From the author's collection

A four-sheaf pulley recovered from the wreck of the Titanic.

Image courtesy of RMS Titanic, Inc.

Telegraph Operation

Although most readers are familiar with the operation of ship’s telegraphs, a quick review might be helpful. Most of us have picked up impressions from motion pictures that typically suffer from one or several overlapping flaws:

  1. The action usually depicts emergency engine reversals because of plot demands, even though in real life this occurs in only one-in-ten-thousand telegraph orders.
  2. Plot and casting considerations usually require the star to run breathlessly and fling the handles over himself (think “Capt. Kirk”). In fact, whenever need for use is anticipated, there is always a rating (crew member) attached to the telegraphs to operate as directed.
  3. Competent technical advice may either be unavailable, overruled, or lost in the movie-machine pecking order. This makes relying on any detail of outfit or operation problematic.

One film that did an outstanding job was the 20th Century production The Sand Pebbles. Set on board an American gun boat in 1926 China, the original novel was written by a U.S. Navy engineer, and the story is told from his point of view. To see a sequence from the movie that demonstrates the proper use of the pulley system telegraph, click on this LINK (opens new window).

No operating manual or circular instruction letter exists explaining how White Star expected its officers to handle the telegraphs provided on the company’s ships. In fact, meaningful references on the operation of ship’s telegraphs are fairly hard to come by as a body of “common knowledge” that is now almost extinct.

The following are excerpts from a very informative little book written for British merchantman officers in the early 1920’s. Although ten years later than Titanic, it is still instructive since pulley telegraphs had not changed much since the 1800’s.

From “Daily Steamship Duties – Points to Remember in Every-Day Life on a Steamer”
by Capt W. F. Pollard, D.SO. R.D., R.N.R. Published by James Brown and Son, Glasgow, 1924. pp 11-12

Now points on working the telegraphs.

The wires from the bridge to the engine room often go over many leads and have right-angled turns. The leverage for working these wires from the two ends is considerable, so do not go like a bull at a gate and bring the handle from full ahead to full astern as quickly as you can for a few turns just to tell them down below to “Stand By.”

At all times work the telegraph as easily as possible, and so lessen the chance of it carrying away.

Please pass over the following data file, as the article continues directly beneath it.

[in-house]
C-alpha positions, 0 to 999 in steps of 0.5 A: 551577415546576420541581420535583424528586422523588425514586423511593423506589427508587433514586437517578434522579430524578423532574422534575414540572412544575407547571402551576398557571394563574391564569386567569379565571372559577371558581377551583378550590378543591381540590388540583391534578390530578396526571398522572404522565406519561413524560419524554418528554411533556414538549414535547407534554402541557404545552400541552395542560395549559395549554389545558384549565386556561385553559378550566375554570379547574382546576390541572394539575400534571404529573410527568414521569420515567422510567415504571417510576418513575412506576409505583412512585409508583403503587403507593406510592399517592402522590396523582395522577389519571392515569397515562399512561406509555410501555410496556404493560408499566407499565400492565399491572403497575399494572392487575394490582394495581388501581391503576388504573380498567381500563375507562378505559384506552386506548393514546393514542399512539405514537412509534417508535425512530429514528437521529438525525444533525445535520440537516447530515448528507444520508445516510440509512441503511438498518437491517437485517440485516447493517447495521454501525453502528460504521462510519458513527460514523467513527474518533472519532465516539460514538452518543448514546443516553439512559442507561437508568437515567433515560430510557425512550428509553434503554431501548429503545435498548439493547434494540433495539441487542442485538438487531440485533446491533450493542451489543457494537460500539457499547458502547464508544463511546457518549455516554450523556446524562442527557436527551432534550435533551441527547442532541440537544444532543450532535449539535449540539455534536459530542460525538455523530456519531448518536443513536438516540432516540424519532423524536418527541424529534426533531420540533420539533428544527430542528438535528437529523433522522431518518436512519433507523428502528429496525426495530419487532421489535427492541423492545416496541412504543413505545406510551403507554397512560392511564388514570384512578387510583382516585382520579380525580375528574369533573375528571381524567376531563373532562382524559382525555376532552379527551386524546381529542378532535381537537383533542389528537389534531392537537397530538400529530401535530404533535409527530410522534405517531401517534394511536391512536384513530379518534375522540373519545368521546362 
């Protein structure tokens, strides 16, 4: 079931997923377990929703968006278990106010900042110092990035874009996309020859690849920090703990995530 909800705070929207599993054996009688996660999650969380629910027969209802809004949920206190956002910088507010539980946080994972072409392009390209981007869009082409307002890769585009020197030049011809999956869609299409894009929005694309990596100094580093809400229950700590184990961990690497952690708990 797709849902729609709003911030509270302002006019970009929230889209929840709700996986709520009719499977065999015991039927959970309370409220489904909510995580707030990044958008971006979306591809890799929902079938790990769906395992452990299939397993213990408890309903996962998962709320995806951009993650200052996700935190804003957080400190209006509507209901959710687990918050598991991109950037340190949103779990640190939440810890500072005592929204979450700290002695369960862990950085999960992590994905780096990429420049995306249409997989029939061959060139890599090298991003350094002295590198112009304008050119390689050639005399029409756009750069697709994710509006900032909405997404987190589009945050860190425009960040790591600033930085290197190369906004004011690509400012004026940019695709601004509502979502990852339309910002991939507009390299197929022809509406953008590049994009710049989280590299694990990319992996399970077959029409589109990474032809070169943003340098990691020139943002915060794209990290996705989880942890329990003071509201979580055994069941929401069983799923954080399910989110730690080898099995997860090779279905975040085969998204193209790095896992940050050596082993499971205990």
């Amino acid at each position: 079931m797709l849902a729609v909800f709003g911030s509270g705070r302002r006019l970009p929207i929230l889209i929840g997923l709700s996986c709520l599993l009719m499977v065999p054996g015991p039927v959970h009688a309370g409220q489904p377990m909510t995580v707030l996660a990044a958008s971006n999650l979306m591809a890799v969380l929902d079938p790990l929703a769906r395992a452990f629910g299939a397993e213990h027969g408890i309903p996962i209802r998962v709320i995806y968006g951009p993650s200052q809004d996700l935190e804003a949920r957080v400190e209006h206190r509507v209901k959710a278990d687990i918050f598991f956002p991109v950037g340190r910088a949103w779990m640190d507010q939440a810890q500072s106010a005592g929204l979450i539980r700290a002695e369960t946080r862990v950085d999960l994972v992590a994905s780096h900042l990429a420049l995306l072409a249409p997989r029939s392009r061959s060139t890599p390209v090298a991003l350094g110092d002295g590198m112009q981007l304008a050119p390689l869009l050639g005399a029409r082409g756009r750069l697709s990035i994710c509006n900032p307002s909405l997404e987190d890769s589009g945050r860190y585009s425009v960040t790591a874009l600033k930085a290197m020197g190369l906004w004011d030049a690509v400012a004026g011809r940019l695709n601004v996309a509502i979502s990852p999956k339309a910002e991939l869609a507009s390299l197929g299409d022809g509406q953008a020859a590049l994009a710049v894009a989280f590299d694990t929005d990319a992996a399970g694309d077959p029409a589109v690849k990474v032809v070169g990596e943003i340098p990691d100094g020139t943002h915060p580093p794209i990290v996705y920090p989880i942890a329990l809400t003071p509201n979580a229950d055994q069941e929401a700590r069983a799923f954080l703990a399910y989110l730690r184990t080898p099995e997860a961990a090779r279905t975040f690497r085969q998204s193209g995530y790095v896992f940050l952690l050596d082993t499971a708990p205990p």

If you are stopped and told “Full Ahead” do not bang the handle back to “Full Astern” and then on to “Full Ahead.”

Put the handle right on to “Full Ahead” and with all movements try to keep the handle on that side of the dial the order is on. Because, if the wires carry away -- and they often do -- it will be sure to be when you have the handle over at “Full Astern” prior to bringing it to “Full Ahead” results : barge sunk.

Some telegraphs I know are not as good as they should be in ringing in the engine room; in that case work the handle between the “Stand Bys” before going down to the order. Another reason why you should not send the pointer all over the dial in the engine room before bringing it to rest at the movement you want carried out is that the engineer must wait until you have finished, and all that time the last order is being carried out, and valuable time wasted, a spring carries away and the ship has a bent stem. Many engines are slow in going astern, so let them know below the order in the quickest way.

You cannot be too careful in working a telegraph in going and coming into dock, or going up or down a river; in fact, everywhere work the handles quietly, get into the habit of it and at least once in your nautical career you will be thankful. When ringing off for “Finished with the Engines” whether at an anchor or alongside a quay see that they answer you back at “Stop,” or “Finished with the Engines,” if so marked.

Titanic's Installation

Telegraphs linked three vital areas of the Titanic:

On some large ships, additional telegraphs were installed between the captain’s bridge and the forecastle head to coordinate docking and anchor handling forward; however, docking and anchor orders in Titanic were sent forward either directly through a megaphone or by means of a portable telephone.

Layout of Titanic’s telegraph systems: This diagram shows paths of communication (not individual telegraphs) between captain’s bridge, docking bridge, and engine room. The unmarked indicators are the boiler-room telegraphs and the dynamo annunciator.